Turkey: A Cheating Scandal (of the Academic Kind) Grips the Country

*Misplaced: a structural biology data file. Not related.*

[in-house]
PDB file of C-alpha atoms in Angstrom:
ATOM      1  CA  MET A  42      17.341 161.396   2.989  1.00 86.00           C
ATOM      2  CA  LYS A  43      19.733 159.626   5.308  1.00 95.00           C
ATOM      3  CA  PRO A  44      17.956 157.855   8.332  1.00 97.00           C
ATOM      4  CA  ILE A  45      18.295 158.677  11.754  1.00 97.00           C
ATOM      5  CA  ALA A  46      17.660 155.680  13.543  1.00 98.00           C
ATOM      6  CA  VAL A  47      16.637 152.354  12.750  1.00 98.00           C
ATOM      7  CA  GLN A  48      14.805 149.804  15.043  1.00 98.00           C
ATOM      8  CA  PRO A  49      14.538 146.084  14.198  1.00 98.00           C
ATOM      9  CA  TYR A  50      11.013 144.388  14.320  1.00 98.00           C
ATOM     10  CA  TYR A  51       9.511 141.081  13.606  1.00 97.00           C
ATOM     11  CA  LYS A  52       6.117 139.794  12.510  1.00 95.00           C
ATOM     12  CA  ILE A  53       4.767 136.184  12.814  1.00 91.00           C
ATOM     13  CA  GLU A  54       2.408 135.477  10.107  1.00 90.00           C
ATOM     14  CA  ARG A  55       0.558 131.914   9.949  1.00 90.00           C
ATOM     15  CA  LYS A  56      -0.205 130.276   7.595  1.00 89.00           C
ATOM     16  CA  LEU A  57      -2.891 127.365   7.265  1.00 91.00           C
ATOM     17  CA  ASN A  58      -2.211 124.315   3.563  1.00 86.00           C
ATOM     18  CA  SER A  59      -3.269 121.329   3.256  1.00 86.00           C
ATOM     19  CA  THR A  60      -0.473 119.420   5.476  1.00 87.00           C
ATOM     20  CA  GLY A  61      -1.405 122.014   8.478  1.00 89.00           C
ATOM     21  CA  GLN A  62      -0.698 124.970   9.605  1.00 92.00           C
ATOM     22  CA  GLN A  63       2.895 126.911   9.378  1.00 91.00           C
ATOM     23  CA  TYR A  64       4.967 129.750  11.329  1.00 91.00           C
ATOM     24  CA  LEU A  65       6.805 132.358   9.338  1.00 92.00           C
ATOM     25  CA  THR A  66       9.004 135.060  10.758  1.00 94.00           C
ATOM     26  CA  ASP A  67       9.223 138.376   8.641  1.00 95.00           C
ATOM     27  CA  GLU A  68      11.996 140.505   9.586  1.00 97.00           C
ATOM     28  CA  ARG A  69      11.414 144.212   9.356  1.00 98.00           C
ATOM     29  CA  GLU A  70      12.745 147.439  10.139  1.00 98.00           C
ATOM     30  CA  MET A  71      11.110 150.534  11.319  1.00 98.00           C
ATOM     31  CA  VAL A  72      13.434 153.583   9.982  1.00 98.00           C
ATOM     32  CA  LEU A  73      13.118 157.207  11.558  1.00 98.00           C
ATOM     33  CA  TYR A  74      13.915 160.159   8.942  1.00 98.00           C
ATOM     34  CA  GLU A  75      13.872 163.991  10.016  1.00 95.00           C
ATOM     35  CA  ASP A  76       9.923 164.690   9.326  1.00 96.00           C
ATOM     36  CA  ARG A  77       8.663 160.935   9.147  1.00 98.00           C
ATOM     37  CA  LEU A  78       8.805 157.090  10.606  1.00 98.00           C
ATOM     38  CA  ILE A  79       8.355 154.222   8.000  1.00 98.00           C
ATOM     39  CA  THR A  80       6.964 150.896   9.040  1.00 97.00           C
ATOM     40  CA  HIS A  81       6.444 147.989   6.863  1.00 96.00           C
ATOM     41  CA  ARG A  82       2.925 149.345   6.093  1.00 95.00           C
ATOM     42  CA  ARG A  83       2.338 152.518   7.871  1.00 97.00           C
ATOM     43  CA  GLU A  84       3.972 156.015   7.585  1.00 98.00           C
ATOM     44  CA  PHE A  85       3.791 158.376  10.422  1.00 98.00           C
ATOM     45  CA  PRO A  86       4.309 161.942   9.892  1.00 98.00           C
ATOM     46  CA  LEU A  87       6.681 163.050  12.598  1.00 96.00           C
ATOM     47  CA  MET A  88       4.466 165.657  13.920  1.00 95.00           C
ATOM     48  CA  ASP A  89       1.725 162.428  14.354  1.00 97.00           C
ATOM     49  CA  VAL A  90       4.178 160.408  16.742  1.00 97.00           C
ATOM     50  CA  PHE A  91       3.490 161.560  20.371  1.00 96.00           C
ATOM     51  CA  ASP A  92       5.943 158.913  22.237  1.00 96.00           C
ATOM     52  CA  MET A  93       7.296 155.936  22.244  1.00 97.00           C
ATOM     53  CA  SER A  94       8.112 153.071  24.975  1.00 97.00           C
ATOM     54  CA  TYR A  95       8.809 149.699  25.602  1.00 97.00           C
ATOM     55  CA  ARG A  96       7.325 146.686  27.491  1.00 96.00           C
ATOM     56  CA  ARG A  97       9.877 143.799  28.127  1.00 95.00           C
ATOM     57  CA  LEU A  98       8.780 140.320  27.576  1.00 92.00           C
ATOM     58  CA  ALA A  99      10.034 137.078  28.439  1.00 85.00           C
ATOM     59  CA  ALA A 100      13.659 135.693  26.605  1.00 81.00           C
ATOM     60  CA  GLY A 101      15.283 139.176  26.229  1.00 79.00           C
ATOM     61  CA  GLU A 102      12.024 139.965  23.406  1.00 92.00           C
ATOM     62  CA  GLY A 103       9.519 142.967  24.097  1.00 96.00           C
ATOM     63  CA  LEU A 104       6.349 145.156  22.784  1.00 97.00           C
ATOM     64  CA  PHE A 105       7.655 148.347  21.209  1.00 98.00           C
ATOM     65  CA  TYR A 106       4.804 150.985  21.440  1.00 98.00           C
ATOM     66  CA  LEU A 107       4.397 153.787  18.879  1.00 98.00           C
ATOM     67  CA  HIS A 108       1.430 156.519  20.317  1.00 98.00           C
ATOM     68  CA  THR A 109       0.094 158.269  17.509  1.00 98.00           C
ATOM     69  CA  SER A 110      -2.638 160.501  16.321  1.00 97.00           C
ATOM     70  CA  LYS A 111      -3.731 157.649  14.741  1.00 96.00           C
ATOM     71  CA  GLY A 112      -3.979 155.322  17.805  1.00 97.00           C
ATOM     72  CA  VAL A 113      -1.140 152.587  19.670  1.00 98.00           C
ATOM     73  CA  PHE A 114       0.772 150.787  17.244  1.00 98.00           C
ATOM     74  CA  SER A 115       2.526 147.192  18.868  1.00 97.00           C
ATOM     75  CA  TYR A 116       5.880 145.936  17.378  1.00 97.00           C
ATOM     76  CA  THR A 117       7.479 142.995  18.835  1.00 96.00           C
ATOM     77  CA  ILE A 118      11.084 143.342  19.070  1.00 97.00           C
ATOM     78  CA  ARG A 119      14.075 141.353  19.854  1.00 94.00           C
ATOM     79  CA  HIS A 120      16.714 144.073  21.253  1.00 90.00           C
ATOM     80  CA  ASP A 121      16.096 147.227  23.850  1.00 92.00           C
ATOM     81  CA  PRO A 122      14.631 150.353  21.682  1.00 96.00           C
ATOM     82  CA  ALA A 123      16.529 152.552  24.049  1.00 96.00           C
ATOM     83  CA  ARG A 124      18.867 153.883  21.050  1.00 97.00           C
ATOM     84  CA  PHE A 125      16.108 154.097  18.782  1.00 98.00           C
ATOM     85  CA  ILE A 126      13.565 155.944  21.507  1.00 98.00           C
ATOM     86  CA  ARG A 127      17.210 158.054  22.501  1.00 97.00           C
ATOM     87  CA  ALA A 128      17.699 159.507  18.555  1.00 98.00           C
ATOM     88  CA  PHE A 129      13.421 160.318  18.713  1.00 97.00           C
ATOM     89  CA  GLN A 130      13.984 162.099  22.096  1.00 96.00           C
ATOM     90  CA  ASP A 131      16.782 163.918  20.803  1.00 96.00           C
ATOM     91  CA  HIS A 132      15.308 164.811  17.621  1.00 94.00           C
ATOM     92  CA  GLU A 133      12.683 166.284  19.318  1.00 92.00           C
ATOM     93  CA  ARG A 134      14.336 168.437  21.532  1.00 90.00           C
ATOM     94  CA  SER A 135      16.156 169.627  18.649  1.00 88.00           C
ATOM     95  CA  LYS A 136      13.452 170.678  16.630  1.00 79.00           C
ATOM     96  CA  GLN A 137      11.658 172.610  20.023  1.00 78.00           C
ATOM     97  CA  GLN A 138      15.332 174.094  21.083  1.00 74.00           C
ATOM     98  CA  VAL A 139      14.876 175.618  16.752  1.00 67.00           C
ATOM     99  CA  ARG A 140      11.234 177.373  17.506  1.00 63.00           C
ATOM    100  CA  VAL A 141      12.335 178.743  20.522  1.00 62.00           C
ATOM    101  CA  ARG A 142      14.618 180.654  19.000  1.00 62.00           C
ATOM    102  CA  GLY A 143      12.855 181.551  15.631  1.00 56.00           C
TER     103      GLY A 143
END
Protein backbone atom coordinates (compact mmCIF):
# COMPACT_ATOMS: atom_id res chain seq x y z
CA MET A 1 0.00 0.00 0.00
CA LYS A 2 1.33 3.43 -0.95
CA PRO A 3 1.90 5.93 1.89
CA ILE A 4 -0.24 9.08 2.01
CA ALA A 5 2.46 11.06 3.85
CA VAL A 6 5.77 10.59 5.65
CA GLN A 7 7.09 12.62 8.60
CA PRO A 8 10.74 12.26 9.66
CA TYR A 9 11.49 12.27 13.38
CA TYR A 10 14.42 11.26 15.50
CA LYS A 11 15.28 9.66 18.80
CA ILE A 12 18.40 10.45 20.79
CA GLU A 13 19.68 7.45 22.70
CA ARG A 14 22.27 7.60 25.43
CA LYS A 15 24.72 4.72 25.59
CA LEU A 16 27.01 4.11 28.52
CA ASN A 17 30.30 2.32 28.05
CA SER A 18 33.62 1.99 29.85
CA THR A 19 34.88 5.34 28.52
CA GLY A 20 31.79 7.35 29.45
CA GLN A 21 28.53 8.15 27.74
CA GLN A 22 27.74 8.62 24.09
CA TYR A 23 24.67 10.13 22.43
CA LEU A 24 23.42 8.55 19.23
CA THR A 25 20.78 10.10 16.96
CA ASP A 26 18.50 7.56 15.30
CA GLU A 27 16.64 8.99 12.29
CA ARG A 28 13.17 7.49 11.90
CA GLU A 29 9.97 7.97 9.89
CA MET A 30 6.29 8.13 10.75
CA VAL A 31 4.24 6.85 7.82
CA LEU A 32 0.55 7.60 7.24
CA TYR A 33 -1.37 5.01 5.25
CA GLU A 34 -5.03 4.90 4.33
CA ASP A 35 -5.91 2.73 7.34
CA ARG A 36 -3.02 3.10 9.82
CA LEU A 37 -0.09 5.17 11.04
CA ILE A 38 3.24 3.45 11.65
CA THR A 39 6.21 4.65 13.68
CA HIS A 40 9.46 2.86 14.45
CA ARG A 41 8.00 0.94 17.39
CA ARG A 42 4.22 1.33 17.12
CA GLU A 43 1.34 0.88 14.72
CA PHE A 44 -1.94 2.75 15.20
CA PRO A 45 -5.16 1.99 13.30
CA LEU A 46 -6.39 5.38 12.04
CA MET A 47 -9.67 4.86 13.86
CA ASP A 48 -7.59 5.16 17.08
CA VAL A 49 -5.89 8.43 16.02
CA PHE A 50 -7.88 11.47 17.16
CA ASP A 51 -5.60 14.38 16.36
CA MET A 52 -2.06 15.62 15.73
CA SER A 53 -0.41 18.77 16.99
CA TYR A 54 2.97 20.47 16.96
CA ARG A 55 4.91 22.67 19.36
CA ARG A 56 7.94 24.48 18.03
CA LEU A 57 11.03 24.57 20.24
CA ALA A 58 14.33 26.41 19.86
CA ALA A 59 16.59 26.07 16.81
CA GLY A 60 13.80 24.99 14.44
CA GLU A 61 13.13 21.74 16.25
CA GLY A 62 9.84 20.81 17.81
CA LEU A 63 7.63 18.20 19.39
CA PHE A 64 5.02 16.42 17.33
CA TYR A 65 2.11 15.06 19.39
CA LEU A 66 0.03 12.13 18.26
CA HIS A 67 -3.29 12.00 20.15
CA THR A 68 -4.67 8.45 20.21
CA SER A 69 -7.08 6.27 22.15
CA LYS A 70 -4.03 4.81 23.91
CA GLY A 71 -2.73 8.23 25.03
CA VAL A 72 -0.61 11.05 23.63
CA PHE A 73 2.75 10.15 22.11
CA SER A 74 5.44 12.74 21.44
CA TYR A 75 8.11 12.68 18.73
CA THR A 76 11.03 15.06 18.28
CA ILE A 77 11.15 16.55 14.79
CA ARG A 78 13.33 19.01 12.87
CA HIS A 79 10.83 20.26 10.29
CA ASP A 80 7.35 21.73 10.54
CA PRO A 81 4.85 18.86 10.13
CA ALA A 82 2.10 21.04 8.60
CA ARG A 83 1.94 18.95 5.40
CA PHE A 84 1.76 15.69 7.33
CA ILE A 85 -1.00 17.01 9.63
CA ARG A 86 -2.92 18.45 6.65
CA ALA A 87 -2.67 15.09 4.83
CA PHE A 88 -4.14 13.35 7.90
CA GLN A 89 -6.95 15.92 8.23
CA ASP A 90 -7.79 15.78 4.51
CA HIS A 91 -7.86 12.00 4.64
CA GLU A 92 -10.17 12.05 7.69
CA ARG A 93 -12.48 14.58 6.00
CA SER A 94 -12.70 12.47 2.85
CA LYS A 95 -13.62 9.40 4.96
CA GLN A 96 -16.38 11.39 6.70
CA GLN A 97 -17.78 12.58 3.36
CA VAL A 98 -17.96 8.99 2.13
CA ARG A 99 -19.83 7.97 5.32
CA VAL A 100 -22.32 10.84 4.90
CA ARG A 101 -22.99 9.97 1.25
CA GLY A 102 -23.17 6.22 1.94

As reported last month in this blog, the Turkish government agency responsible for administering the country's university admissions test has been facing charges that the most recent exam was plagued by widespread cheating, thanks to the existence of a code that would allow test takers to provide the correct answers. After taking a look at the evidence, prosecutors have decided not to go forward with an investigation, but have also said that the government-appointed head of the agency, the Student Selection and Placement Center (OSYM), could face prosecution for "abusing his authority." (More details here and here.) It's a bit of a complicated story, but one that may be worth watching in light of the upcoming elections. Success (or failure) on Turkey's grueling university admissions exam can be life-altering for Turkish students and any implication that the test was rigged (by government appointed personnel in order to favor their supporters) could work against the ruling Justice and Development Party (AKP). The issue clearly is gaining some traction: there have been several student protests held about this issue and one poll I just saw found that over 70 percent of those surveyed believed that the recently administered test was flawed. Clearly, it's an issues that cuts across ideological lines and could provide good ammunition for a Turkish opposition that is accusing the government of growing corrupt and incompetent after eight years in power.The story does undeniably bring up questions regarding the competence of some of the government's appointments, particularly in the field of higher learning. Ali Demir, OSYM's head, has clearly bungled both the process of creating the recent test and of dealing with the subsequent questions and criticism about the possible cheating. Meanwhile, the head of Turkey's Higher Education Board (YOK), Yusuf Ziya Ozcan, made waves late last year when he suggested that Turkey start producing its own genetically-modified tomato seeds since the ones currently being imported from Israel and the United States could be programmed to kill Turks. More on that here.
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